Editor’s Note: Journal Overview

We welcome our readers and contributors to the International Journal of Telerehabilitation (IJT). As the title suggests, IJT will focus on telerehabilitation -- one of the most promising new areas of evidence-based rehabilitation practice. The increasing excitement surrounding the potential applications of telerehabilitation is fueled by consumers’ needs for access to service no matter where their location; a recognition of the benefits of service delivered in natural home and work environments; and the promise of service, teams and consultations that know no geographic boundaries.

Why is “telerehabilitation” the focus of a new journal?

IJT is a peer-reviewed journal dedicated to disseminating research, clinical studies and viewpoints about telerehabilitation. The journal will be published on a biannual basis, with the option for special topic issues.

Schmeler, Schein, McCue & Betz (2009) aptly articulated the need to shine a bright light on telerehabilitation, in one of this volume’s featured white papers:

“In an effort to clarify terminology and place telerehabilitation within the larger realm of telehealth, Jack Winters (2002) provided a conceptual view of emerging models of telehealth with two major subsets: telemedicine (i.e. delivery of clinical services) and telehealthcare (i.e. management of disability and health). When Winters wrote his now classic article, telerehabilitation was an emerging field, positioned within both telemedicine and telehealthcare. There have subsequently been advances in the conduct of practice, particularly in the areas of physical therapy, occupational therapy, audiology, speech-language pathology, and neuropsychology. We therefore propose that telerehabilitation warrants a separate and parallel identity under the “telehealth umbrella” alongside both telehealthcare and telemedicine.”

Indeed, the size of the “telerehabilitation umbrella” continues to grow as more and more rehabilitation disciplines explore the possibilities of delivering assessment, therapy, and consultation at a distance. In addition to the disciplines of physical therapy, occupational therapy, audiology, speech-language pathology, and neuropsychology mentioned above, other disciplines with an interest in telerehabilitation include nutrition, vocational and rehabilitation counseling, rehabilitation engineers, architecture, and health information management. We expect that more will emerge, and welcome all to IJT.

Why an “international” journal?

The practice of telerehabilitation is not limited by geographic boundaries. Moreover, it can benefit persons living in non-traditional sites such as prisons; spacecraft and space stations; cruise ships; and submarines. Though current telerehabilitation efforts typically occur within state boundaries, the future is bright for expanded spans of distance-of-practice. Telerehabilitation has great potential for supporting the work of inter-disciplinary rehabilitation teams, and for delivering rehabilitation within natural, home-based environments. In this spirit, we welcome readers, contributors and reviewers from around the world. And, as is the case for this inaugural volume, we welcome the inspired contributions of students.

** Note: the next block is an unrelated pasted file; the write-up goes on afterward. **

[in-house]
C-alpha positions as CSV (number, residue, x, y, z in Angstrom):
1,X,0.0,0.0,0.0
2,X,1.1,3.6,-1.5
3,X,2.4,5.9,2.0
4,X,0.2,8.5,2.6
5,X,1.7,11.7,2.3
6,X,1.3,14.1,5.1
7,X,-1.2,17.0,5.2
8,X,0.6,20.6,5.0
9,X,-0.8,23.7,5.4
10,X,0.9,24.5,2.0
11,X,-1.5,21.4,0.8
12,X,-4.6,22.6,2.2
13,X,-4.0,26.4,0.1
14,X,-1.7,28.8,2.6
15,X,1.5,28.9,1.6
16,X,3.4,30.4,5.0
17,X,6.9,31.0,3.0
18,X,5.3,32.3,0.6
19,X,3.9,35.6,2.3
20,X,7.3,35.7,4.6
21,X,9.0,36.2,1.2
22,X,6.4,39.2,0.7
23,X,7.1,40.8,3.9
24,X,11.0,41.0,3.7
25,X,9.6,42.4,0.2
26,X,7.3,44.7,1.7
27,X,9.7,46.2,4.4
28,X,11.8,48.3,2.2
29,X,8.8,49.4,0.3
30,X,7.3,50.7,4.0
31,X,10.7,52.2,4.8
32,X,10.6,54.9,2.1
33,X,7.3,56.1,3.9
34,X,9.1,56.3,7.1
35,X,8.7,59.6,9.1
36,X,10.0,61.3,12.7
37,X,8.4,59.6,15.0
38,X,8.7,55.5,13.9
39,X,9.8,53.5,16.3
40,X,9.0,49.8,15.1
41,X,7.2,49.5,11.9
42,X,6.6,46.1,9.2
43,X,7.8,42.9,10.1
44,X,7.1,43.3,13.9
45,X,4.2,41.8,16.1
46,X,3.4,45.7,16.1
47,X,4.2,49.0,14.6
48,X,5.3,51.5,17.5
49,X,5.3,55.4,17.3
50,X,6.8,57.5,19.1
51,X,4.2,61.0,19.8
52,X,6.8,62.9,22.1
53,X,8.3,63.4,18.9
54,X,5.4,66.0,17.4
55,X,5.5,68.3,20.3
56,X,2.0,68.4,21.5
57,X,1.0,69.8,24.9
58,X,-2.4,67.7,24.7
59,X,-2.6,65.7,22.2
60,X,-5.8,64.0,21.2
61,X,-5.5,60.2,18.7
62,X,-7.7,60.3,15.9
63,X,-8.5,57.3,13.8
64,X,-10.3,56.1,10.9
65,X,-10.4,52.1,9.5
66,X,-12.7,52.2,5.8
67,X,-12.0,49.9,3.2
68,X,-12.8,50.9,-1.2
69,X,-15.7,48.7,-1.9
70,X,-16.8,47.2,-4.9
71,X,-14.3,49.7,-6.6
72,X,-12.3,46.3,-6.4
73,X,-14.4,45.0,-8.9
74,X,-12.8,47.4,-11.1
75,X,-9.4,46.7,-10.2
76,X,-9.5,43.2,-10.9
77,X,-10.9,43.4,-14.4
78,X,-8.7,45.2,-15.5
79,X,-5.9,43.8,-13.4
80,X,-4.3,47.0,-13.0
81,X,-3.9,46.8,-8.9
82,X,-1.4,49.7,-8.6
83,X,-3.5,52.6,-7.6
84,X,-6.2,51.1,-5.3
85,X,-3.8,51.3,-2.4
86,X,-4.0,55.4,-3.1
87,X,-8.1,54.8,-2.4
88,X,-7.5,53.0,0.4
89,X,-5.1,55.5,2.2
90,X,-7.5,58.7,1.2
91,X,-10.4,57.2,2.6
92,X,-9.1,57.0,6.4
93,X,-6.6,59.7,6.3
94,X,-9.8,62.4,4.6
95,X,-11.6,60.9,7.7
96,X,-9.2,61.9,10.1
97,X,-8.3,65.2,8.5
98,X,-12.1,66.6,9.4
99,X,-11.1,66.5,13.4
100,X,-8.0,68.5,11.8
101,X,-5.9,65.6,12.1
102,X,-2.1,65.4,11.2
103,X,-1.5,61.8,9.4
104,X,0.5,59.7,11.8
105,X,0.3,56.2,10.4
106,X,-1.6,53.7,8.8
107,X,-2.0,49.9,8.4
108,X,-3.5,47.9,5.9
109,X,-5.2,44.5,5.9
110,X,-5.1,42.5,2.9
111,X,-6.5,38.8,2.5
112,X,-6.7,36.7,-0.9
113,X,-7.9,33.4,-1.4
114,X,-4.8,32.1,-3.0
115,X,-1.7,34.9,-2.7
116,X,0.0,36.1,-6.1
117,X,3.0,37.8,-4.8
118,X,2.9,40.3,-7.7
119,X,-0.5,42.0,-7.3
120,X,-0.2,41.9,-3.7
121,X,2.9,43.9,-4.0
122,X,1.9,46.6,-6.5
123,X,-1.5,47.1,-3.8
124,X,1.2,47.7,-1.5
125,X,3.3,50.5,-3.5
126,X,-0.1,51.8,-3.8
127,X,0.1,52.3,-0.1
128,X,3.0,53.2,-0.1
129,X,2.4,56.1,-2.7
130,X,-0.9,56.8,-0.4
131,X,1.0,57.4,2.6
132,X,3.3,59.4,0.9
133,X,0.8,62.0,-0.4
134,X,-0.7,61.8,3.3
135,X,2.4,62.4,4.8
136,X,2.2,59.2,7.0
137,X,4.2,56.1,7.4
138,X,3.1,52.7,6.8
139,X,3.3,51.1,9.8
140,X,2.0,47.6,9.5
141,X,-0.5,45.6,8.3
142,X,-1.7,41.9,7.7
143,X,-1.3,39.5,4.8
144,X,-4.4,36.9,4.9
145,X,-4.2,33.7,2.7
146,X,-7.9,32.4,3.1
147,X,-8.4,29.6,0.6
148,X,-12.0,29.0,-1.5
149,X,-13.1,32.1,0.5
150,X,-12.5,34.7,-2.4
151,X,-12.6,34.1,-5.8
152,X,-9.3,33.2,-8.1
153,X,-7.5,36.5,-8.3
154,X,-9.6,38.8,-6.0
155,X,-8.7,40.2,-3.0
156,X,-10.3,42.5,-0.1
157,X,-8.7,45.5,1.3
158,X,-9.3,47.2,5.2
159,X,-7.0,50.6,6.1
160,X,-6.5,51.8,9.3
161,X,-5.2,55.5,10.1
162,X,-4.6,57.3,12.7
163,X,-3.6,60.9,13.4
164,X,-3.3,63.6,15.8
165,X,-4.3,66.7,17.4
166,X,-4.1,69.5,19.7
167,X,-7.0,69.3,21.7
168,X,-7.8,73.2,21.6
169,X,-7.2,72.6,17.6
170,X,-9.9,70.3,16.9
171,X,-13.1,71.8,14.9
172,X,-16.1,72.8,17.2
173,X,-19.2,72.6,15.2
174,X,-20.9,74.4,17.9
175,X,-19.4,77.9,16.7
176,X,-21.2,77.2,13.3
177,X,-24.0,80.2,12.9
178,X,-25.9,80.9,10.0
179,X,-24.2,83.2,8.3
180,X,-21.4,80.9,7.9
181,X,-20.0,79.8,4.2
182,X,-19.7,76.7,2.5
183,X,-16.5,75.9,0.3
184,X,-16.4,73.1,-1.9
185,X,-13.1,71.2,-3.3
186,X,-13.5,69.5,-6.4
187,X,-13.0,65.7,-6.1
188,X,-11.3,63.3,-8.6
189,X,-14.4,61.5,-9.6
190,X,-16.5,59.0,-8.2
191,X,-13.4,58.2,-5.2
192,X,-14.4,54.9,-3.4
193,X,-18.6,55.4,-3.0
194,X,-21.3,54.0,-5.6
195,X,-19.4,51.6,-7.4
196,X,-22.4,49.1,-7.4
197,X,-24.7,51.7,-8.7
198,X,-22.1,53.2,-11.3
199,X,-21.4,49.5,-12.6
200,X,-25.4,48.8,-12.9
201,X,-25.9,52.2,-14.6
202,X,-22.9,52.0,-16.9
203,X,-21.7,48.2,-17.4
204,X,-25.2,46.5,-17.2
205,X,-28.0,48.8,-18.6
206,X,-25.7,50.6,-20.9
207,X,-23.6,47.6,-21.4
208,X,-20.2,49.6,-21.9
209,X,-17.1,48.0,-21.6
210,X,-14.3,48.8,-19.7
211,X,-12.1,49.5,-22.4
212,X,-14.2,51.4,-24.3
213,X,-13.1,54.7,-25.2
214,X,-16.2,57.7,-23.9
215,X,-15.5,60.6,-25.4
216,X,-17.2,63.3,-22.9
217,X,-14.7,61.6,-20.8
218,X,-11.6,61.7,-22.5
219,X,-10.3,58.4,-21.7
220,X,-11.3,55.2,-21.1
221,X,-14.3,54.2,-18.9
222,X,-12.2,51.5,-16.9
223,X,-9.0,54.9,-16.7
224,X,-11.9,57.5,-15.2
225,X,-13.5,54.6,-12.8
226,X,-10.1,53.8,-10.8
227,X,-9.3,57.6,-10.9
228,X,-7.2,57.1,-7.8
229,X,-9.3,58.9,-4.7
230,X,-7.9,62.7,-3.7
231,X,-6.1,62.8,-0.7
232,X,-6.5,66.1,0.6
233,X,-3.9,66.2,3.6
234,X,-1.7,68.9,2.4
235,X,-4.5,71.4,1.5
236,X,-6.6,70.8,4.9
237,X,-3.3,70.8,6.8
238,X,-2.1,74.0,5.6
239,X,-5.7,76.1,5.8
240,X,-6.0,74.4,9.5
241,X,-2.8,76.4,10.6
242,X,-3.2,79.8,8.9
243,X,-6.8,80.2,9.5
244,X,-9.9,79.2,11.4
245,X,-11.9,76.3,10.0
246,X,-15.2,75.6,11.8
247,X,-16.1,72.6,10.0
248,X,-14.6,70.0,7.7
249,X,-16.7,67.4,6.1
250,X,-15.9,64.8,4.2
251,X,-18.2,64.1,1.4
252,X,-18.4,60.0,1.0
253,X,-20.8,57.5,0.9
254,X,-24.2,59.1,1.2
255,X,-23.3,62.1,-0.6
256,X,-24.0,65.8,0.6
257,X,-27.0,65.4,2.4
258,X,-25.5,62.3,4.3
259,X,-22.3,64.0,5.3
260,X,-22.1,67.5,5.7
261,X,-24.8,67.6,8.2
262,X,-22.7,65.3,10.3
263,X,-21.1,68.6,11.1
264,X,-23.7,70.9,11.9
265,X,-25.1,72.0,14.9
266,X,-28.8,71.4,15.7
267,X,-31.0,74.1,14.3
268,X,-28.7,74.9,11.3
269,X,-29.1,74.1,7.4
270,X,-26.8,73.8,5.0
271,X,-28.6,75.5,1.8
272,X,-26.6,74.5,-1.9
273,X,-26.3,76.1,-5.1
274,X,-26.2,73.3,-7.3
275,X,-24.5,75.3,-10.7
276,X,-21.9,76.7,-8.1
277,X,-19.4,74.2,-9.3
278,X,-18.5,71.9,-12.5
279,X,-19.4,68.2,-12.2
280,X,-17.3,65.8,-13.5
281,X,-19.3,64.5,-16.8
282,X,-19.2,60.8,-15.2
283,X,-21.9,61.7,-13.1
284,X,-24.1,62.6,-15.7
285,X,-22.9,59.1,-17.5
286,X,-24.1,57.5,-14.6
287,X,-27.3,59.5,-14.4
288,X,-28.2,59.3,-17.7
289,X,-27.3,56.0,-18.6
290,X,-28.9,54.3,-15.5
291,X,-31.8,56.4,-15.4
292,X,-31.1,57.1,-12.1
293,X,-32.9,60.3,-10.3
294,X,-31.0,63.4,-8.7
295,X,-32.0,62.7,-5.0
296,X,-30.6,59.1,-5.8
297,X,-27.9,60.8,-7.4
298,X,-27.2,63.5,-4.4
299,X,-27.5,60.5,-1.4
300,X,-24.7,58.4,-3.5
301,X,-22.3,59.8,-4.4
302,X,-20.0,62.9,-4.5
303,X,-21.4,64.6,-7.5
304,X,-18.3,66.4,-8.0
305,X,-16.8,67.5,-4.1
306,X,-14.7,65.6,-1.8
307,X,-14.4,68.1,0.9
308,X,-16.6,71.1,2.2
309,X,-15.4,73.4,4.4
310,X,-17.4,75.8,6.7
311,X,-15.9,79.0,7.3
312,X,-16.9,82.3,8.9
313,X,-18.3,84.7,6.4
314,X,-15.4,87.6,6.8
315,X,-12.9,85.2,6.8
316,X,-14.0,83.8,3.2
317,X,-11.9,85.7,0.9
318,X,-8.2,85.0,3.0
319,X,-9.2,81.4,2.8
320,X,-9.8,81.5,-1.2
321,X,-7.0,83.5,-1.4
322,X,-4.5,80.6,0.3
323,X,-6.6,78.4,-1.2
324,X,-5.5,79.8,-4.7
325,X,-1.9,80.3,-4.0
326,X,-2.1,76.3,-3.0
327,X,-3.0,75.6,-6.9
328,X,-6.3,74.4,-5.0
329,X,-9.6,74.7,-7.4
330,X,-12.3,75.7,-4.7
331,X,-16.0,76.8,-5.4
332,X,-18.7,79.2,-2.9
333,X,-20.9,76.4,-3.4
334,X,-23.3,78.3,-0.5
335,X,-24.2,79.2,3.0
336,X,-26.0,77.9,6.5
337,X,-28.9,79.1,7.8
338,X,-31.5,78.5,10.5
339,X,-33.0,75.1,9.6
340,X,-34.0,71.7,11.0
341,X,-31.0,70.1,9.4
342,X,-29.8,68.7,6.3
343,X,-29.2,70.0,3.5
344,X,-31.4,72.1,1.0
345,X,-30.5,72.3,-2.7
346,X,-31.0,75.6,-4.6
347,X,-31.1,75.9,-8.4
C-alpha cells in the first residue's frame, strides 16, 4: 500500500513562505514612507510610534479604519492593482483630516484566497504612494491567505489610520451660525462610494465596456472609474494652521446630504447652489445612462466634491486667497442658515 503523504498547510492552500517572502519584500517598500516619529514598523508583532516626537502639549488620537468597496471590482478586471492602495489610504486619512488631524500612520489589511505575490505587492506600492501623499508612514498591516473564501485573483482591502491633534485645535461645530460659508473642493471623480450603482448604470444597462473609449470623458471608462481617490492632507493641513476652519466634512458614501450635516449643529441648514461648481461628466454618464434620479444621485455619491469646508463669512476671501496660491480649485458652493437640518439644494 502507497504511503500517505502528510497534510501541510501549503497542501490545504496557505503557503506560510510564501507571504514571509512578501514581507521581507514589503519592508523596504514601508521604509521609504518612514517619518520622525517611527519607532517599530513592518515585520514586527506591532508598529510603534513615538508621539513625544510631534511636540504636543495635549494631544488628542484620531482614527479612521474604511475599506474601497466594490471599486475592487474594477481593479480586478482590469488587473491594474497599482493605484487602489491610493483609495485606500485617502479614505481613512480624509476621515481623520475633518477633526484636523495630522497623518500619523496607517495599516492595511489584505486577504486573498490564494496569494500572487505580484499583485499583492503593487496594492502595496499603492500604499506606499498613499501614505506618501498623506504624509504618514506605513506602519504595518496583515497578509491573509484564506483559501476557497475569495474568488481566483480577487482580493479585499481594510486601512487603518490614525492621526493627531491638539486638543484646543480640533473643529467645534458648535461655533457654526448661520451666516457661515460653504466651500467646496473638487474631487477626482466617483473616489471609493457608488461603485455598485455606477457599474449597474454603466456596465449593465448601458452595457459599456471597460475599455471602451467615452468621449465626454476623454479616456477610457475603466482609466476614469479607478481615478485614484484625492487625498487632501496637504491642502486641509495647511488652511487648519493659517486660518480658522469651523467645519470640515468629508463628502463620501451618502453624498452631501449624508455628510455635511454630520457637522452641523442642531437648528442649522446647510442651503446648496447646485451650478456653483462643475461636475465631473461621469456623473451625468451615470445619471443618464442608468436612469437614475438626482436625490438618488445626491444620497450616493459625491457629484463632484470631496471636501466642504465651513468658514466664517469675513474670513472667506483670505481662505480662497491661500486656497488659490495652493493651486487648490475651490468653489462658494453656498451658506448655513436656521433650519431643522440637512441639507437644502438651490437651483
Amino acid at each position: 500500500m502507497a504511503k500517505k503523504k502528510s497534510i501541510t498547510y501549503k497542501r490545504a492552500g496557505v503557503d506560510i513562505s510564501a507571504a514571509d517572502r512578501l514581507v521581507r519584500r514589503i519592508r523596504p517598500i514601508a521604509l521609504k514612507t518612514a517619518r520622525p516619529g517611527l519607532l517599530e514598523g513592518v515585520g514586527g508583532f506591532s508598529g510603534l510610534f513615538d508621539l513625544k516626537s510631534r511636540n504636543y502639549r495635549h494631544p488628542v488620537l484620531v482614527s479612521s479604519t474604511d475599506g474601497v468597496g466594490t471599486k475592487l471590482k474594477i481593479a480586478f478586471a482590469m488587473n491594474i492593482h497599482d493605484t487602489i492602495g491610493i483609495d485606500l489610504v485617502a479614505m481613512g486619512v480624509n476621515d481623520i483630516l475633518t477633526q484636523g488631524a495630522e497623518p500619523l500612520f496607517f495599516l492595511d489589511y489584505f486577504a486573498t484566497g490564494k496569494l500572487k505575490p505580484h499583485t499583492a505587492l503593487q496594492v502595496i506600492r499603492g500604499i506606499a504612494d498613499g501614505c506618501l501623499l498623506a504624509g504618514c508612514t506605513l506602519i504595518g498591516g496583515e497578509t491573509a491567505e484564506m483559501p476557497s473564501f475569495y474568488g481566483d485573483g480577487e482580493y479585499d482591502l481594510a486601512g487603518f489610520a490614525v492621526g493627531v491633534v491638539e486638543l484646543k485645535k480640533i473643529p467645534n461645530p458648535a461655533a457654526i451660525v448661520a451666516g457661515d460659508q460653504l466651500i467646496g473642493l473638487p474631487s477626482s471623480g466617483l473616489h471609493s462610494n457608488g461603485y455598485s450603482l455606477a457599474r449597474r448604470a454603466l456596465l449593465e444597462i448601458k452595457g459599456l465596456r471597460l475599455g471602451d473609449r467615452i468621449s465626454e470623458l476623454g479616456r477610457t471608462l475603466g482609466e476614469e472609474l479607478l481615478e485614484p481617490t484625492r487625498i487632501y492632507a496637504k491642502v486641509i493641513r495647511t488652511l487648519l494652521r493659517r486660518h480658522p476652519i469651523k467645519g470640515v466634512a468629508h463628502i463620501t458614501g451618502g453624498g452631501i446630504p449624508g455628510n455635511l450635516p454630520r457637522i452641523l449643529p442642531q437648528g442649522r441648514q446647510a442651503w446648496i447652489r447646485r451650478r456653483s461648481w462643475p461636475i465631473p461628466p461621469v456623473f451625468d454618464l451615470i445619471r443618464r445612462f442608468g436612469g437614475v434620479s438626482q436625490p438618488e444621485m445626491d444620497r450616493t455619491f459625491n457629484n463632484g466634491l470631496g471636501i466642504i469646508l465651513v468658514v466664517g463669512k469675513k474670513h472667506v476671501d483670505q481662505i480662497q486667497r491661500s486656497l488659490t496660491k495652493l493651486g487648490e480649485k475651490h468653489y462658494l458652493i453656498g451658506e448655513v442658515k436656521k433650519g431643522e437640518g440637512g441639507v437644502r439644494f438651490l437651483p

Who sponsors IJT?

The International Journal of Telerehabilitation emerged as the result of the Rehabilitation Engineering Research Center on Telerehabilitation at the University of Pittsburgh, supported by a grant from the National Institute on Disability and Rehabilitation Research (NIDRR) (H133E040012).

IJT is registered with the US Library of Congress, and will be published biannually via a pro bono partnership with the University of Pittsburgh’s University Library System (ULS), as a result of the generosity of Hillman University Librarian and Director Dr. Rush Miller, Associate University Librarian. The ULS is the 26th-largest academic research library in all of North America and the 16th-largest among the prestigious public institutions of the Association of American Universities. During the last decade, the ULS has hosted many digital archives and electronic publishing systems serving national and global research.

The day-to-day work of IJT is conducted by a talented group of Senior Advisors, Associate Editors and Reviewers. Special thanks to: Associate Editor Dr. Michael Pramuka for management of this issue’s research articles; Mr. Joseph Ruffing for layout and graphics; Timothy S. Deliyannides, Head of the ULS Department of Information Systems who serves as publisher; David Brienza PhD and Michael McCue, PhD, co-directors of the RERC at the Telerehabilitation University of Pittsburgh; and Katherine Seelman, Associate Dean for Disability Programs, University of Pittsburgh School of Health and Rehabilitation.


Ellen R. Cohn, PhD